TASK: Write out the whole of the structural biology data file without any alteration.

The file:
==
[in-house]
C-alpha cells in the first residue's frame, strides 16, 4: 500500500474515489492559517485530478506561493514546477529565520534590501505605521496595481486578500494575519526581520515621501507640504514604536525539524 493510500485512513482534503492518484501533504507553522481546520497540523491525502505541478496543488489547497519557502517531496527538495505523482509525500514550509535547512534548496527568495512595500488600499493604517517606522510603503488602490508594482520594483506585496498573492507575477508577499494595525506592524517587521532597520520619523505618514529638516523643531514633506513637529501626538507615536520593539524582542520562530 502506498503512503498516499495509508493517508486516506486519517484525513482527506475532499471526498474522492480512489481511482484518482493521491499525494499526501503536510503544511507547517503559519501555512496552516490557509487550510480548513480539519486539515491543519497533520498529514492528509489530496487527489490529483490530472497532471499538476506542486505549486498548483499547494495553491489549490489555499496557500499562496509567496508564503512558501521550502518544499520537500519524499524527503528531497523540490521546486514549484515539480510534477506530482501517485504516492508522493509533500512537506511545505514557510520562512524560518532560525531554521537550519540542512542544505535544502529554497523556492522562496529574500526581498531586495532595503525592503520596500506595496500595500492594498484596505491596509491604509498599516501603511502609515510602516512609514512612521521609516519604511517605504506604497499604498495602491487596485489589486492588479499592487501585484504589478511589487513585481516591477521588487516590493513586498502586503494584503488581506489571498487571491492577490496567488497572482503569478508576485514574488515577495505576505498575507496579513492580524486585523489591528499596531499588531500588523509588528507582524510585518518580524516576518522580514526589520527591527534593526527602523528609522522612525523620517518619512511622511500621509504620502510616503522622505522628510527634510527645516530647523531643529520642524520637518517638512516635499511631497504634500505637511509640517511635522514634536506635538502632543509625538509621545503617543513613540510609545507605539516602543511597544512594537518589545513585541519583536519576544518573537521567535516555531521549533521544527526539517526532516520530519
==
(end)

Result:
[in-house]
C-alpha cells in the first residue's frame, strides 16, 4: 500500500474515489492559517485530478506561493514546477529565520534590501505605521496595481486578500494575519526581520515621501507640504514604536525539524 493510500485512513482534503492518484501533504507553522481546520497540523491525502505541478496543488489547497519557502517531496527538495505523482509525500514550509535547512534548496527568495512595500488600499493604517517606522510603503488602490508594482520594483506585496498573492507575477508577499494595525506592524517587521532597520520619523505618514529638516523643531514633506513637529501626538507615536520593539524582542520562530 502506498503512503498516499495509508493517508486516506486519517484525513482527506475532499471526498474522492480512489481511482484518482493521491499525494499526501503536510503544511507547517503559519501555512496552516490557509487550510480548513480539519486539515491543519497533520498529514492528509489530496487527489490529483490530472497532471499538476506542486505549486498548483499547494495553491489549490489555499496557500499562496509567496508564503512558501521550502518544499520537500519524499524527503528531497523540490521546486514549484515539480510534477506530482501517485504516492508522493509533500512537506511545505514557510520562512524560518532560525531554521537550519540542512542544505535544502529554497523556492522562496529574500526581498531586495532595503525592503520596500506595496500595500492594498484596505491596509491604509498599516501603511502609515510602516512609514512612521521609516519604511517605504506604497499604498495602491487596485489589486492588479499592487501585484504589478511589487513585481516591477521588487516590493513586498502586503494584503488581506489571498487571491492577490496567488497572482503569478508576485514574488515577495505576505498575507496579513492580524486585523489591528499596531499588531500588523509588528507582524510585518518580524516576518522580514526589520527591527534593526527602523528609522522612525523620517518619512511622511500621509504620502510616503522622505522628510527634510527645516530647523531643529520642524520637518517638512516635499511631497504634500505637511509640517511635522514634536506635538502632543509625538509621545503617543513613540510609545507605539516602543511597544512594537518589545513585541519583536519576544518573537521567535516555531521549533521544527526539517526532516520530519